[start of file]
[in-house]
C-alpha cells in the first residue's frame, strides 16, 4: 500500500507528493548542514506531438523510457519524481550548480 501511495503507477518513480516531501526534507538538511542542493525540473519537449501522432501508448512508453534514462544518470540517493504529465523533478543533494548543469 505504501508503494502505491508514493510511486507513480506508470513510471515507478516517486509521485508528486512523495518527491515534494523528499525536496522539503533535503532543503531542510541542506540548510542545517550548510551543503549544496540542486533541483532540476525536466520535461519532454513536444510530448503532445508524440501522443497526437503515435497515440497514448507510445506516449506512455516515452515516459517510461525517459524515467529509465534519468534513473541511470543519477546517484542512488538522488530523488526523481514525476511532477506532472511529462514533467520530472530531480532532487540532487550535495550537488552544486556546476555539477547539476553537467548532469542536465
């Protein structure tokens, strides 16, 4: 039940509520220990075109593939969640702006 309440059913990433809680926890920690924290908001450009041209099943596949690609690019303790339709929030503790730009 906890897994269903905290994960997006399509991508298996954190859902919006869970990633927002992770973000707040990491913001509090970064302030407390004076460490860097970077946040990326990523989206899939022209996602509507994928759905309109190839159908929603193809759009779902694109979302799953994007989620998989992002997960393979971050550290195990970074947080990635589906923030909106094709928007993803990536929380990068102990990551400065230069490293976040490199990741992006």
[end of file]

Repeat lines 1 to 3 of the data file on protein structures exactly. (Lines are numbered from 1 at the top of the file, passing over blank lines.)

[in-house]
C-alpha cells in the first residue's frame, strides 16, 4: 500500500507528493548542514506531438523510457519524481550548480 501511495503507477518513480516531501526534507538538511542542493525540473519537449501522432501508448512508453534514462544518470540517493504529465523533478543533494548543469 505504501508503494502505491508514493510511486507513480506508470513510471515507478516517486509521485508528486512523495518527491515534494523528499525536496522539503533535503532543503531542510541542506540548510542545517550548510551543503549544496540542486533541483532540476525536466520535461519532454513536444510530448503532445508524440501522443497526437503515435497515440497514448507510445506516449506512455516515452515516459517510461525517459524515467529509465534519468534513473541511470543519477546517484542512488538522488530523488526523481514525476511532477506532472511529462514533467520530472530531480532532487540532487550535495550537488552544486556546476555539477547539476553537467548532469542536465
């Protein structure tokens, strides 16, 4: 039940509520220990075109593939969640702006 309440059913990433809680926890920690924290908001450009041209099943596949690609690019303790339709929030503790730009 906890897994269903905290994960997006399509991508298996954190859902919006869970990633927002992770973000707040990491913001509090970064302030407390004076460490860097970077946040990326990523989206899939022209996602509507994928759905309109190839159908929603193809759009779902694109979302799953994007989620998989992002997960393979971050550290195990970074947080990635589906923030909106094709928007993803990536929380990068102990990551400065230069490293976040490199990741992006």